Taps Buying Guide


Taps Buying Guide

December 12, 2018

Whether you’re after traditional pillar taps or a super-stylish waterfall tap, there are several things you need to consider before you head out and make your purchase.

In this guide we detail all the things you need to think about before you buy to help you choose the right taps for your home.

What water pressure system do you have?

High pressures systems will suit any tap types, but if you have a low pressure water system it’s worth checking out what exactly the pressure is so you don’t end up with an unsatisfactory flow.

As a general guide, low pressure systems are gravity fed and less than 1 bar (10 meter head), while high pressure systems are mains fed or pumped gravity fed.

Pillar taps work well in households with low pressure systems, whereas more modern mixer taps often require higher pressure.

If you’re not sure what water pressure system you have, find out in our showers buying guide.


Pillar and mixer taps

Pillar and mixer taps

The number of tap holes you have will of course determine which type of taps you buy — pillar or mixer. Traditional sinks tend to have two taps holes built into the ceramic, whereas more modern basins commonly have a single hole for a mixer tap.

Tap types for 1 tap hole

Single lever tap – This uses a single lever to control the water flow of both hot and cold from a single spout.

Monobloc tap – This has one spout but two handles for controlling the hot and cold water independently.

Waterfall tap – With this type of tap, water flows along a rivulet and cascades into the basin like a waterfall. Stylish and modern, they’re ideal if you want something with a little more visual impact.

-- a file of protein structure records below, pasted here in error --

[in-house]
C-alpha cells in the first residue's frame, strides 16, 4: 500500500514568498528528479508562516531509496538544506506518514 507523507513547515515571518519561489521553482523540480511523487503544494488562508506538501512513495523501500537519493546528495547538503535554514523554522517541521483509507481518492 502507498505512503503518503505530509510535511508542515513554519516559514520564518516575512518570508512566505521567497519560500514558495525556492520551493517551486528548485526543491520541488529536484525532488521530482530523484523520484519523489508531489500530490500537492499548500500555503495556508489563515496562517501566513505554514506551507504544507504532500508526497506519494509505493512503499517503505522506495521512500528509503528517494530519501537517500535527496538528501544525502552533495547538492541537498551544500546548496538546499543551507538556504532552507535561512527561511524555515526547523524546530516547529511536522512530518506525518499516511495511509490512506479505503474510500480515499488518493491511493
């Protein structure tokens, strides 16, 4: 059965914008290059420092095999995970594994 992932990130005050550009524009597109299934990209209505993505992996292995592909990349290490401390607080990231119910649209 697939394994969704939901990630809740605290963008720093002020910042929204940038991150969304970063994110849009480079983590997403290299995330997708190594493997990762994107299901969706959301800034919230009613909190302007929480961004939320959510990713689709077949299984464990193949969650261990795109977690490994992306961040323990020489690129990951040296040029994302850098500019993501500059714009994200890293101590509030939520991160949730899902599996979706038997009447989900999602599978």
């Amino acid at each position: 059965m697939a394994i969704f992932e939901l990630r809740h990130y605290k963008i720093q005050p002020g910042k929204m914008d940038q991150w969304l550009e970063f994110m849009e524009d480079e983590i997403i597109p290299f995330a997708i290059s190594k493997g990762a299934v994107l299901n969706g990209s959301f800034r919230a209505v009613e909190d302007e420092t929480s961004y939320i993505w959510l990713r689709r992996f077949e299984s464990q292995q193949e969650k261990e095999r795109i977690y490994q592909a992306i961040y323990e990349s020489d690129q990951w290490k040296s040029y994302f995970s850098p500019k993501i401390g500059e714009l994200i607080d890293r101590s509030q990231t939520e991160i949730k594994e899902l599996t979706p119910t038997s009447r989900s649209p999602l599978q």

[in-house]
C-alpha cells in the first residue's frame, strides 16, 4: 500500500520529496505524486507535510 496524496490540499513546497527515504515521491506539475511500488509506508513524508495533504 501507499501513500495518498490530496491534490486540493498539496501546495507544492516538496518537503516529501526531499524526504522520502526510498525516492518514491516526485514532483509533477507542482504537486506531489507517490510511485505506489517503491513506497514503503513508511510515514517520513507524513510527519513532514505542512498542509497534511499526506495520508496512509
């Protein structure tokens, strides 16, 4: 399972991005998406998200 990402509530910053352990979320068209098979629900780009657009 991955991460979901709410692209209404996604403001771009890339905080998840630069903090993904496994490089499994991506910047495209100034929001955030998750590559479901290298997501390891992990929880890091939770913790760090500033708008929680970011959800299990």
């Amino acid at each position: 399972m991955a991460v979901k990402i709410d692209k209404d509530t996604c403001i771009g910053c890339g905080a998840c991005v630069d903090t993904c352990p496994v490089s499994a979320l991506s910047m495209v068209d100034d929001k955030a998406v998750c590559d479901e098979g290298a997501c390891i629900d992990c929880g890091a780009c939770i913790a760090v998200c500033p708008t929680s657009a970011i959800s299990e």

Tap types for 2 tap holes

Pillar taps – These control the flow of hot and cold water independently and come in a variety of styles, with different levers, knobs and handles.

Tap types for 3 or 4 tap holes

Mixer taps – With three tap holes, you’ll have a mixer tap in the middle with a hot and cold water tap on either side. If you have a fourth hole, this is for a shower attachment.


It’s important to think about the size of the spout when buying taps. Will the tap/s be easy to put your hands under? Will they suit other purposes, like washing dishes and filling mop buckets?

Shorter/lower spouts are ideal for small basins or areas where you’re short on space – a closet bathroom for example. If this is the case, look for spouts that reach out no further than the plug hole.

Higher spouts are a better option if you’ll be using your sink for more tasks than just washing your hands.


The durability of your taps partly depends on what type of valves they have. Valves ensure that the water flows in the intended direction only and prevent used or dirty water from re-entering the supply system. They’re most commonly made from brass or ceramic.

Brass compression valves feature a watertight rubber seal to help prevent drips. The wear and tear of this seal can cause the taps to drip but it can be quickly and easily replaced. This type of valve is usually found in taps that require more than half a turn for the water to flow fully, such as pillar taps.

Ceramic disc valves are generally more durable and are most commonly found in singe-lever taps, which can be turned on with a smaller amount of rotation.


Both pillar and mixer taps come in a variety of styles, from classic and traditional to minimalist and modern.

Browse our range of pillar and mixer taps to find the right ones for your style and space.


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